Did a storm damage your tree?

 

Last updated 3/9/2007 at Noon



Winter storms cause tremendous stress and severe damage to trees in the urban forest. Obviously, a snapped or downed tree should be removed. What about a tree that suffers minor damage? How can a homeowner tell if a tree is safe?

Assessing the damage

Minor damage – with only the smallest branches of the tree being injured – usually results in little or no permanent injury to the tree. All that is required is cleanup of the broken twigs and branches and perhaps a crown cleaning or thinning prune to restore a pleasing shape.

More severe damage – large broken branches, split crotches, removal of bark and splitting or splintering of the trunk – can be caused by strong winds and heavy ice storms. When a tree is severely damaged, the first question that must be answered is: “Is the condition of the tree such that keeping it is worthwhile?” A tree care professional should be consulted to answer this question.

“Most arborists will take the time and effort to save a tree only if the tree will still be healthy, attractive and of value to the property owner after repairs,” explains Peter Gerstenberger, director of safety, standards and compliance for the Tree Care Industry Association. “A tree care expert may recommend removal of a tree that has brittle wood and a branch structure that makes it vulnerable to additional damage from future storms. Trees that have been topped by storms are prime candidates for removal.”


Other factors to consider when determining if a tree is worth saving:

• Species

• Age

• Growing location

• Value it adds to the property

• Sentimental value

If a tree is not worth saving, remove it as soon as possible. If it is not removed and the tree dies, it could become a hazard tree. Removal of hazard trees is dangerous to the tree care crew and requires special techniques, adding to the cost.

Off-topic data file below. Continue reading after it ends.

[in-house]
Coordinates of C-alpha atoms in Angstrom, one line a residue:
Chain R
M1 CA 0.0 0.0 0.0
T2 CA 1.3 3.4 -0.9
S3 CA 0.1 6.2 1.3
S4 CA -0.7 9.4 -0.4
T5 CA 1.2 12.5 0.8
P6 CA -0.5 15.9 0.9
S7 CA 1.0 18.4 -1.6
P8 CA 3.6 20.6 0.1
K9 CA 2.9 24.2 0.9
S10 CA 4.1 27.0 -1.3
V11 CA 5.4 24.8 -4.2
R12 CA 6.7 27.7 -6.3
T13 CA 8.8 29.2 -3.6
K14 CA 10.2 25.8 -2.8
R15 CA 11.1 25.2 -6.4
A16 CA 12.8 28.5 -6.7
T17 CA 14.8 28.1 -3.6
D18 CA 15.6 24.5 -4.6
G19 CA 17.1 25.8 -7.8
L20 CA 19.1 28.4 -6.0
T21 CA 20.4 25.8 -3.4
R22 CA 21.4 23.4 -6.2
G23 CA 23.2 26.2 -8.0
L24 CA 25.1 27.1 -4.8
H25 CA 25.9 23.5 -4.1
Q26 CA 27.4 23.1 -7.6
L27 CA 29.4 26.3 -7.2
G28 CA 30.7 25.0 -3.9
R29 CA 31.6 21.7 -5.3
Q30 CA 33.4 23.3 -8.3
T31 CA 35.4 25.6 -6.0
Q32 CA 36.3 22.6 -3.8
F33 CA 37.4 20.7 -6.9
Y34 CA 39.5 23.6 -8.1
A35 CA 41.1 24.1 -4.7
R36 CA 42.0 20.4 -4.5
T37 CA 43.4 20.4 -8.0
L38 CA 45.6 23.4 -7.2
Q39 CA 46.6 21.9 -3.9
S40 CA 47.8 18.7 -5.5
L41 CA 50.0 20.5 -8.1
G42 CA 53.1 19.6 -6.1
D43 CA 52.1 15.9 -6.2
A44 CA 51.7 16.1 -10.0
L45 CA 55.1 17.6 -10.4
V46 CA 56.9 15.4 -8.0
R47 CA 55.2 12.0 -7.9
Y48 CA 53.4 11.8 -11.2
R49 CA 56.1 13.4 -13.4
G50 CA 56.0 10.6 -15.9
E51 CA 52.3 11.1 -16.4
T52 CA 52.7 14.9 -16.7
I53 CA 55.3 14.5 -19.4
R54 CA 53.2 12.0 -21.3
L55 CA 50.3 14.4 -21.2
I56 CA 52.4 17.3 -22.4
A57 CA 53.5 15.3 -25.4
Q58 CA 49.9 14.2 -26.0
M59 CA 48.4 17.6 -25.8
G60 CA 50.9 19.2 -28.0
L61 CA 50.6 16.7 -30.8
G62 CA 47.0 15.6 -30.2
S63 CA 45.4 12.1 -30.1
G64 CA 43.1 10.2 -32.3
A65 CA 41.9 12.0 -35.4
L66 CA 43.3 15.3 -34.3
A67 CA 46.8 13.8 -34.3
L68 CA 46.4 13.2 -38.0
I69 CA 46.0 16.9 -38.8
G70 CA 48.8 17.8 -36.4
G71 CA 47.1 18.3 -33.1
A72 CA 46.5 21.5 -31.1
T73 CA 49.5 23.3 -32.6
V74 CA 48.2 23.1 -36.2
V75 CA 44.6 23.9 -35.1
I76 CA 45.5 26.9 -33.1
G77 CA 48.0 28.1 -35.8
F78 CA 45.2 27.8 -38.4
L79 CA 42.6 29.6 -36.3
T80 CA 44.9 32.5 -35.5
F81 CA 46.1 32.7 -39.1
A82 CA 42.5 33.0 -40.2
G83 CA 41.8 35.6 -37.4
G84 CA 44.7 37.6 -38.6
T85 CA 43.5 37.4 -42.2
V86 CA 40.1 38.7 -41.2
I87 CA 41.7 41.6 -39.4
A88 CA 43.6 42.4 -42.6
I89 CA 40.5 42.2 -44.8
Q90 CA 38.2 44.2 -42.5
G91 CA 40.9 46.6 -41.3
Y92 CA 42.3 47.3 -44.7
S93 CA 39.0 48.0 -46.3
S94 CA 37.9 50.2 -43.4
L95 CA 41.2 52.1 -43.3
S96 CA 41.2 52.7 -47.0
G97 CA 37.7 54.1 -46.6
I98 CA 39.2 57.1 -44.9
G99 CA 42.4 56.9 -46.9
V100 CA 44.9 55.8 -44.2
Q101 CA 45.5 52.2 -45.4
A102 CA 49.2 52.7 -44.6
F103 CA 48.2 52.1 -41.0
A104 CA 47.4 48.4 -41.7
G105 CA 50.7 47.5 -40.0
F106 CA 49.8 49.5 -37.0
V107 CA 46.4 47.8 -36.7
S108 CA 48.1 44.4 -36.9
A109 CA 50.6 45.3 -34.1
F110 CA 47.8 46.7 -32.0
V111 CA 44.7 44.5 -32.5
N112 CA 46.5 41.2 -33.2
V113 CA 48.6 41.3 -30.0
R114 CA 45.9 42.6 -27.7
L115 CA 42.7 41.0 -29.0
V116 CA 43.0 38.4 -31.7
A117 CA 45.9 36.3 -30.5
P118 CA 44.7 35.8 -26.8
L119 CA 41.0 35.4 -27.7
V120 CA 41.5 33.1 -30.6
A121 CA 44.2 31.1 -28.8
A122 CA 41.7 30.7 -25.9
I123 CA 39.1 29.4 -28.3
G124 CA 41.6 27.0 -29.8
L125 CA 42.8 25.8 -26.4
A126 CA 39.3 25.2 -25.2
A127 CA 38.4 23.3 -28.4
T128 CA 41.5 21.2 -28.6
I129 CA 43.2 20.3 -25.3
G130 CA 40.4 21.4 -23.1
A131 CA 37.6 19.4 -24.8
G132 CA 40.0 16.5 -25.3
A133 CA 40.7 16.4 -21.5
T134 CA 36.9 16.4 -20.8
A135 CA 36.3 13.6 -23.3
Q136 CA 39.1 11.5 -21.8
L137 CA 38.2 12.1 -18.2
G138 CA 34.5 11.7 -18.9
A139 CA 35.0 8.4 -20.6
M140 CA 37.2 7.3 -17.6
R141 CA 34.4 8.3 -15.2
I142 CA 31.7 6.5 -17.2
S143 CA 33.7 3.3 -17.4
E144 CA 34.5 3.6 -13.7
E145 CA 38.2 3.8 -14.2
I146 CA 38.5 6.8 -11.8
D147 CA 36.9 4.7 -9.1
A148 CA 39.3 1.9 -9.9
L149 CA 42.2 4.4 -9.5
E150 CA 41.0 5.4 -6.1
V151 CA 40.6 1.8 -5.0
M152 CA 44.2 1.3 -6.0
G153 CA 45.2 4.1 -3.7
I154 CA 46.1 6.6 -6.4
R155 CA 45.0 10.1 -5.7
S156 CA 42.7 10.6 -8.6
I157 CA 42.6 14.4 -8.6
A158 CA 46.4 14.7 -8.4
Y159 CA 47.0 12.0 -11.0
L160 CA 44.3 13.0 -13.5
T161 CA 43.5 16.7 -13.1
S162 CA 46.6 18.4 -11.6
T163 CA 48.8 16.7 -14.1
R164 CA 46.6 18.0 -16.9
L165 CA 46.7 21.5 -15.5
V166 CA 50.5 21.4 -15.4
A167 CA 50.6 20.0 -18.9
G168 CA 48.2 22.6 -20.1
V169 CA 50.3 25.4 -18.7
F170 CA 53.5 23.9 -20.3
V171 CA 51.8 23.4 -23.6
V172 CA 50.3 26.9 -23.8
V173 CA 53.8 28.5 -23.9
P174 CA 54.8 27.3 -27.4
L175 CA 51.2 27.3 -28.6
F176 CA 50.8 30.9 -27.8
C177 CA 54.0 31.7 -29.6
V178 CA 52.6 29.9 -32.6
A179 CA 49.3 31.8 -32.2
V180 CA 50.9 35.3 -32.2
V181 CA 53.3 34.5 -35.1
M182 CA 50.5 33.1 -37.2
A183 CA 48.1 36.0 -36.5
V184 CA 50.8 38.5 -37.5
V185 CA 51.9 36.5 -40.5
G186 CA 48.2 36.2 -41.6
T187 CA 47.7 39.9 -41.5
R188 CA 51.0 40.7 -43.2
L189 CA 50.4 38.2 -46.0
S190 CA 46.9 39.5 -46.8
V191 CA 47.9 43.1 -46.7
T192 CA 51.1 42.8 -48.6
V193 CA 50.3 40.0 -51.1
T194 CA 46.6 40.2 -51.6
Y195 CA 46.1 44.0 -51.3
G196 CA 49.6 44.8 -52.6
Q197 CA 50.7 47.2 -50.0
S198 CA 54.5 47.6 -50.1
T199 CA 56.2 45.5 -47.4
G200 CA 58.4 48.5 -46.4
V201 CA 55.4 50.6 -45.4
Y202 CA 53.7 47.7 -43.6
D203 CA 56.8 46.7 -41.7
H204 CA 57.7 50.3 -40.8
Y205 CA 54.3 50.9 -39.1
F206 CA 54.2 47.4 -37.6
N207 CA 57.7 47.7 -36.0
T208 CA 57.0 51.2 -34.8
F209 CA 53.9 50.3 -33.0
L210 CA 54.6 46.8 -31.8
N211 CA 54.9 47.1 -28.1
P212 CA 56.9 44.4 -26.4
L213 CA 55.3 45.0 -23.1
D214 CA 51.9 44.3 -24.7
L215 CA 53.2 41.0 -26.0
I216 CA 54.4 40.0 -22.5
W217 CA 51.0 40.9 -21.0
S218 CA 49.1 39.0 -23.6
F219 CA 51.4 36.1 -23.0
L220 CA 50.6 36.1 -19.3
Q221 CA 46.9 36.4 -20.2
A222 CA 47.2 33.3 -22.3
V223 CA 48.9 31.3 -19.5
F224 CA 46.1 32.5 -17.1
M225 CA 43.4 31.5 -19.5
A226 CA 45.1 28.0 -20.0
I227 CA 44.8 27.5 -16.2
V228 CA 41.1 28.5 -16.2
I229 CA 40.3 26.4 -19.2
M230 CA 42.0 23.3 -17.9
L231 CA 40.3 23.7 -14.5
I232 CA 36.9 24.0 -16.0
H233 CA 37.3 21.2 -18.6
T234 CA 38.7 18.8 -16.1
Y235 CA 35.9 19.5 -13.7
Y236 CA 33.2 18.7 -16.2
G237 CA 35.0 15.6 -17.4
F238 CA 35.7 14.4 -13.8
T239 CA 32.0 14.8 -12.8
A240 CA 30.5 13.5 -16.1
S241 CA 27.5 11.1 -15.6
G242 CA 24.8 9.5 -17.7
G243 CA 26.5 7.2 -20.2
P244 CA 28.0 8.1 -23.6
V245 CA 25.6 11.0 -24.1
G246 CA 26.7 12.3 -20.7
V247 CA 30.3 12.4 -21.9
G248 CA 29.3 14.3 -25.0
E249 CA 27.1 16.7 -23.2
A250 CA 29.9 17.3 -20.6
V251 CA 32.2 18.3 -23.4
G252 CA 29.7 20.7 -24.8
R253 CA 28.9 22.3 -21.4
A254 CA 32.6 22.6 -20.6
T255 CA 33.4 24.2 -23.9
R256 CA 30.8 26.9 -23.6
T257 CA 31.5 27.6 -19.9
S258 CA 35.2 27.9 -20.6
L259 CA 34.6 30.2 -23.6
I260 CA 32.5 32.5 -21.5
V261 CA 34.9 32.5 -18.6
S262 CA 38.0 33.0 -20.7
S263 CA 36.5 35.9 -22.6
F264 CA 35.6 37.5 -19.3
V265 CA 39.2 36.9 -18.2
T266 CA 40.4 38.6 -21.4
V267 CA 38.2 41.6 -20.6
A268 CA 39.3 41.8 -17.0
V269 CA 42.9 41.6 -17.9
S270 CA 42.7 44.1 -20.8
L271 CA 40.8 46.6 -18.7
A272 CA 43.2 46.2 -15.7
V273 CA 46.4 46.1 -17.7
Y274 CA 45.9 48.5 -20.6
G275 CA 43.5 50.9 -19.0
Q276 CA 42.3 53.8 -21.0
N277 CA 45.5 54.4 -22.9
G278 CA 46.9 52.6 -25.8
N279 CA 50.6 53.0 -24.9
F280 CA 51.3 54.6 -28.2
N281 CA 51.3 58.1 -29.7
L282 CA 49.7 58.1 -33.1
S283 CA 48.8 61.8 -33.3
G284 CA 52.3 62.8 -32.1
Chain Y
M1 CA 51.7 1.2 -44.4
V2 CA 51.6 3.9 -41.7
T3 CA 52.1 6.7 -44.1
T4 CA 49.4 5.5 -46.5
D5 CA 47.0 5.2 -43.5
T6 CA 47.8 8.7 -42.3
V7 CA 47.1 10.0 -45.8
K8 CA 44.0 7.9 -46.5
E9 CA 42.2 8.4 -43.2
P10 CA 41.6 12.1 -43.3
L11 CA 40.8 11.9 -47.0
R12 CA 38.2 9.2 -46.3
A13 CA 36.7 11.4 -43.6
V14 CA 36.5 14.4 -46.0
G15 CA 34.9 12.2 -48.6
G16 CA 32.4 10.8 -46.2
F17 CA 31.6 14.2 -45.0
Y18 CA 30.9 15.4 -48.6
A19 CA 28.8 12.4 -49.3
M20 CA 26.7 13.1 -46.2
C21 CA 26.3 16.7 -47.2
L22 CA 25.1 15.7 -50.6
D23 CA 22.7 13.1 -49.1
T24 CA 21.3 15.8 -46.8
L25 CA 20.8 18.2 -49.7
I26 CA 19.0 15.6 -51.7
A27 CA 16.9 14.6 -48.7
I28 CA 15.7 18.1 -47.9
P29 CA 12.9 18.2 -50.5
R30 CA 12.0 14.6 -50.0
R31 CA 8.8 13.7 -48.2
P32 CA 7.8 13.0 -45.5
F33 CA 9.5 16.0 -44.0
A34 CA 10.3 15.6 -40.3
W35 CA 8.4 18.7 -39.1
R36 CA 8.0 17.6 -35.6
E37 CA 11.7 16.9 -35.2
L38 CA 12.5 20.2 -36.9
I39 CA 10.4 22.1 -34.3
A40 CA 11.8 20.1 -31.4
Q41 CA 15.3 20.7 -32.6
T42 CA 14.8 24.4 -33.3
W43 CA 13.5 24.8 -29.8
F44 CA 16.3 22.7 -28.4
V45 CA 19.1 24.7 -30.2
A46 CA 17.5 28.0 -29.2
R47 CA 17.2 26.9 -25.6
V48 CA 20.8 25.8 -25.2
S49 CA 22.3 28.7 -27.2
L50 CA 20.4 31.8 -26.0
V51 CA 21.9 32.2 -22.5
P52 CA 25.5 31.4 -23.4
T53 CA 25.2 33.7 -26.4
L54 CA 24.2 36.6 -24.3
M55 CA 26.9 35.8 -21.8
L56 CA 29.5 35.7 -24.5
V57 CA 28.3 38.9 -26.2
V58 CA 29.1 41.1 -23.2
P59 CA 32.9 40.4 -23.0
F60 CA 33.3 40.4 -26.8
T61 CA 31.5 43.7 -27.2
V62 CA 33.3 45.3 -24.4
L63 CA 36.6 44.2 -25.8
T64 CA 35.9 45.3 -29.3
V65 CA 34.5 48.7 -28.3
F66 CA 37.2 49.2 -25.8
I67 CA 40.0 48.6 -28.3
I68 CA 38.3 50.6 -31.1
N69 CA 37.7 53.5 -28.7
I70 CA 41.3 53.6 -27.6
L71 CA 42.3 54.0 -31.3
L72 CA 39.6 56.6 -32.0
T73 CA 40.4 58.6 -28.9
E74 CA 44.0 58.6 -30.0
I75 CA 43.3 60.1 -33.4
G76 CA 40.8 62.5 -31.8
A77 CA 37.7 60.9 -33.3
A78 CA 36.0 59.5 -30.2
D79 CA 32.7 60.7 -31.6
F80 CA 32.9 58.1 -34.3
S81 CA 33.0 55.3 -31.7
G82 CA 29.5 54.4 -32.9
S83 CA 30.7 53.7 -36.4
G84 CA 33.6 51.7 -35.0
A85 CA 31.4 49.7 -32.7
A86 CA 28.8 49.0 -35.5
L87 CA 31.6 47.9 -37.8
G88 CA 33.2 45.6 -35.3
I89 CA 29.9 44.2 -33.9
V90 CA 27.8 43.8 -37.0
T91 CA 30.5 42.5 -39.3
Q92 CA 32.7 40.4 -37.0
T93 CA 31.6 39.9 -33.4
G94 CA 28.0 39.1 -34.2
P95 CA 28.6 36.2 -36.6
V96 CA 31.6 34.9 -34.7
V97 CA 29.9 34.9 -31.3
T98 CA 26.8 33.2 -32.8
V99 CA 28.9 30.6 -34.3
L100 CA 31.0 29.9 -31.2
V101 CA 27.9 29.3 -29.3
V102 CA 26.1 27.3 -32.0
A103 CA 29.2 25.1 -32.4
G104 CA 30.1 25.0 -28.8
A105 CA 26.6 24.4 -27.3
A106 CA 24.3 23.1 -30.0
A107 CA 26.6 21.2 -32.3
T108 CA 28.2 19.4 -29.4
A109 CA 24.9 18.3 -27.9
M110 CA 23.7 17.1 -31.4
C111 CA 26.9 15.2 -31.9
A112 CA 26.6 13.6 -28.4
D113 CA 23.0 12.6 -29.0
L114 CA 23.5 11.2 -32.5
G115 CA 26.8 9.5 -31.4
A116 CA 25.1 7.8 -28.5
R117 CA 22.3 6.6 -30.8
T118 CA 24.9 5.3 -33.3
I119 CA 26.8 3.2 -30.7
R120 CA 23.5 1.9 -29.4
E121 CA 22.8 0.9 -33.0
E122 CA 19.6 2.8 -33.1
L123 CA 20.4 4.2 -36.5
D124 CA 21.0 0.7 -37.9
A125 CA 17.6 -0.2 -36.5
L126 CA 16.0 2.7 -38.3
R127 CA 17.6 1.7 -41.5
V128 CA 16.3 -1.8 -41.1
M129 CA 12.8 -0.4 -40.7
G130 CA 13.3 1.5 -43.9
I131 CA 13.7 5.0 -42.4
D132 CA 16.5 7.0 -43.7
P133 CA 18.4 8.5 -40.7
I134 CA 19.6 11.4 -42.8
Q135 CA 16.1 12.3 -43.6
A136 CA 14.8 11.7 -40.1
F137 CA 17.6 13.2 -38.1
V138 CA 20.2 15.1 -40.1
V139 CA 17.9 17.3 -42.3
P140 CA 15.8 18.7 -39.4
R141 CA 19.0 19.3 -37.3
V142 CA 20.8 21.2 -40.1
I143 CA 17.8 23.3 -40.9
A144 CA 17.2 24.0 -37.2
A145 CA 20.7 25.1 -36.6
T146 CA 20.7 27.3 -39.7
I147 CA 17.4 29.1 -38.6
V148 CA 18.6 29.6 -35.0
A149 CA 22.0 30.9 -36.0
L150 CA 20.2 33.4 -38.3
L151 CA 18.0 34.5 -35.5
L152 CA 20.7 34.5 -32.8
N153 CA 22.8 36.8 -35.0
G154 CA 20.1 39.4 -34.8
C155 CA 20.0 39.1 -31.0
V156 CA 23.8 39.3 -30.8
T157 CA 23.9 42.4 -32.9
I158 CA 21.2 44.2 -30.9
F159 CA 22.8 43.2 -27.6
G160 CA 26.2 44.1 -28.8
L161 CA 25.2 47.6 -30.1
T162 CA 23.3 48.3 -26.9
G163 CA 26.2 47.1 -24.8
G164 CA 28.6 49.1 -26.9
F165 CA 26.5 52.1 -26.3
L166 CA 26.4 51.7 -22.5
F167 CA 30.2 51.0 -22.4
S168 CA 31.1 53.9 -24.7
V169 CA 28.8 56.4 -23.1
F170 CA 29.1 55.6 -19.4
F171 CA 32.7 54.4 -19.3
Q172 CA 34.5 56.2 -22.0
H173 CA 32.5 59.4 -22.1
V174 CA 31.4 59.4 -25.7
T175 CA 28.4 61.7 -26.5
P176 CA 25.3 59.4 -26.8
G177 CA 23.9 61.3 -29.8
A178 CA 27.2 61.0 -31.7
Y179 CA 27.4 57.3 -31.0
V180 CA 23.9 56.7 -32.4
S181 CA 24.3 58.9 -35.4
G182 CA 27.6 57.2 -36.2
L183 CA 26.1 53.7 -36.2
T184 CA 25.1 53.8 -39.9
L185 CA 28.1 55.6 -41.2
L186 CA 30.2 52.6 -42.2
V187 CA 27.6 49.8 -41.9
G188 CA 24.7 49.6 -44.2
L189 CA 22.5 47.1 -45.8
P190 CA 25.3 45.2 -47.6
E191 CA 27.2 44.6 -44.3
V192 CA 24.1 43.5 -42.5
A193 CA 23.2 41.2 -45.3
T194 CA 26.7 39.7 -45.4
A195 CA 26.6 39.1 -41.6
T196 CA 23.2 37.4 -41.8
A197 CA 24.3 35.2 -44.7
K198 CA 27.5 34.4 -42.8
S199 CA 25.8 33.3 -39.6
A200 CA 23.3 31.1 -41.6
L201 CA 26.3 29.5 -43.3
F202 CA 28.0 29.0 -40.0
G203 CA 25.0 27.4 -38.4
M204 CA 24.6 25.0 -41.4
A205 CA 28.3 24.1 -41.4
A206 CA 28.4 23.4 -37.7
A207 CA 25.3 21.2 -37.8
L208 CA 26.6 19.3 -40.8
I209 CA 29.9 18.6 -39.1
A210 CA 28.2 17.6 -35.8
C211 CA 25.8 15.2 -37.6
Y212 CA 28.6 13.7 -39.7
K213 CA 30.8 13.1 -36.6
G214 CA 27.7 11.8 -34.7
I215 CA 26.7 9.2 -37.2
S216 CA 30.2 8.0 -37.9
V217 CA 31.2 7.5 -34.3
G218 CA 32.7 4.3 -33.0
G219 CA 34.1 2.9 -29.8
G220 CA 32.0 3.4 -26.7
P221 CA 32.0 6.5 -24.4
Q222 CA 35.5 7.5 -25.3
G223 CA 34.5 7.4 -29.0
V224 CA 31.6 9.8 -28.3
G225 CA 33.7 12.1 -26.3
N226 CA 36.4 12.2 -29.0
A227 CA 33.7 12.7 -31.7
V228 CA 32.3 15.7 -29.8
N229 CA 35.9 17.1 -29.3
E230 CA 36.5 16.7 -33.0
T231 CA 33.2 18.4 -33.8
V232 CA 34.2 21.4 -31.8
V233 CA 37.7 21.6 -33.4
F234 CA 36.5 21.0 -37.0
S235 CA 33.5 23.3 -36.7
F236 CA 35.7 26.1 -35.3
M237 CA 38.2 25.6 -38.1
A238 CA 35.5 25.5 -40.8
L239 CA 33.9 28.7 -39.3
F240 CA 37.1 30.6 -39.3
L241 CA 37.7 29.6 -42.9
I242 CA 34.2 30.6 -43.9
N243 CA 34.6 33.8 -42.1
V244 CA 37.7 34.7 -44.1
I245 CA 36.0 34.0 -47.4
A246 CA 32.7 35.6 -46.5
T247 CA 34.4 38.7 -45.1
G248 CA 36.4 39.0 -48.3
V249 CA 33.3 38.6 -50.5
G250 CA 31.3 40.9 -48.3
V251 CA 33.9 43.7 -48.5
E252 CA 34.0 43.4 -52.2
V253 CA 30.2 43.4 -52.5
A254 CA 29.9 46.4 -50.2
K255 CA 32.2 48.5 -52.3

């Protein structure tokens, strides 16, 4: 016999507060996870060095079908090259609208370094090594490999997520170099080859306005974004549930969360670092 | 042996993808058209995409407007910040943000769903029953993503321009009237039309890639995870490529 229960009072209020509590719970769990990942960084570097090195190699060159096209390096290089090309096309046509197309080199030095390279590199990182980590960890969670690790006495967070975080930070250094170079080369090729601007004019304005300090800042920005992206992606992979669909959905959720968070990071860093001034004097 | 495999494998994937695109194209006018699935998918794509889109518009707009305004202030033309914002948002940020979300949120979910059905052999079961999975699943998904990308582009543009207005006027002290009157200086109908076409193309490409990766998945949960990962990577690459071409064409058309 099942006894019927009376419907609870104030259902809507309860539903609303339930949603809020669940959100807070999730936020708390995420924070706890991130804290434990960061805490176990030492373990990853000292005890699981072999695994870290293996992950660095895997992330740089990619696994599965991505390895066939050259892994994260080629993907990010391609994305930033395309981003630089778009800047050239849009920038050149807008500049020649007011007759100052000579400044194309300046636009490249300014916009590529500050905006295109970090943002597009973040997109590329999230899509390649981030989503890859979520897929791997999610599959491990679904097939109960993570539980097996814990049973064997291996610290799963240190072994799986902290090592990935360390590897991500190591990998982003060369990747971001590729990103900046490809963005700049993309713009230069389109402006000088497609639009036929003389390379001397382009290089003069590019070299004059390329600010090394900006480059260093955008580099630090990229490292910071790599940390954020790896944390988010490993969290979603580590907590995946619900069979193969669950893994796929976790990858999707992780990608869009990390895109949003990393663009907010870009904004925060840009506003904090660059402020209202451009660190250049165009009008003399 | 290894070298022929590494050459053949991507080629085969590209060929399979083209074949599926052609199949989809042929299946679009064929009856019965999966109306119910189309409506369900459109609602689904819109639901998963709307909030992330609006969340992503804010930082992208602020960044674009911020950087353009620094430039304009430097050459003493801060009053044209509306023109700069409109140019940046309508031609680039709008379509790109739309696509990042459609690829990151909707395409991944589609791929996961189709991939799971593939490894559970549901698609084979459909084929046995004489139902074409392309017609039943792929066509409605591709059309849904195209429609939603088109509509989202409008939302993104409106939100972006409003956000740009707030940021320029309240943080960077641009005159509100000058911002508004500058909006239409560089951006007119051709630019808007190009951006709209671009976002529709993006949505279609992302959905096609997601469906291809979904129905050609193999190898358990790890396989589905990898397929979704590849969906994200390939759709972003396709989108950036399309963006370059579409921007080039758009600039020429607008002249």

Treating the tree

Assuming the decision has been made to repair the tree, the next question is: “Am I capable of repairing the damage myself or should I seek professional help?” Major repair will undoubtedly require the use of a chainsaw and climbing equipment. Unless one is experienced in the use of such equipment and comfortable working off the ground, it may be best to have the work performed by a competent professional. The Tree Care Industry Association maintains a list of local member companies.


Inspect trees for damage after a storm. If a tree possesses hazards, such as broken, hanging limbs or a split branch union (sometimes called a branch fork), a reputable tree care company should give an assessment. This is important because the property owner could be held liable if the hazard branch or tree falls and damages property or causes personal injury.

What should you do?

Homeowners who would like a professional arborist to assess their trees should contact the Tree Care Industry Association (TCIA), a 69‑year‑old public and professional resource on trees and arboriculture. It has more than 2,000 member companies that recognize stringent safety and performance standards and are required to carry liability insurance.

TCIA has the nation’s only accreditation program that helps consumers find tree care companies that have been inspected and accredited based on adherence to industry standards for quality and safety; maintenance of trained, professional staff; and dedication to ethics and quality in business practices.

An easy way to find a local tree care service provider is to use the “Locate Your Local TCIA Member Companies” program. This service can be accessed by calling 1-800-733-2622 or by doing a ZIP code search on the TCIA Web site, http://www.tcia.org.

 

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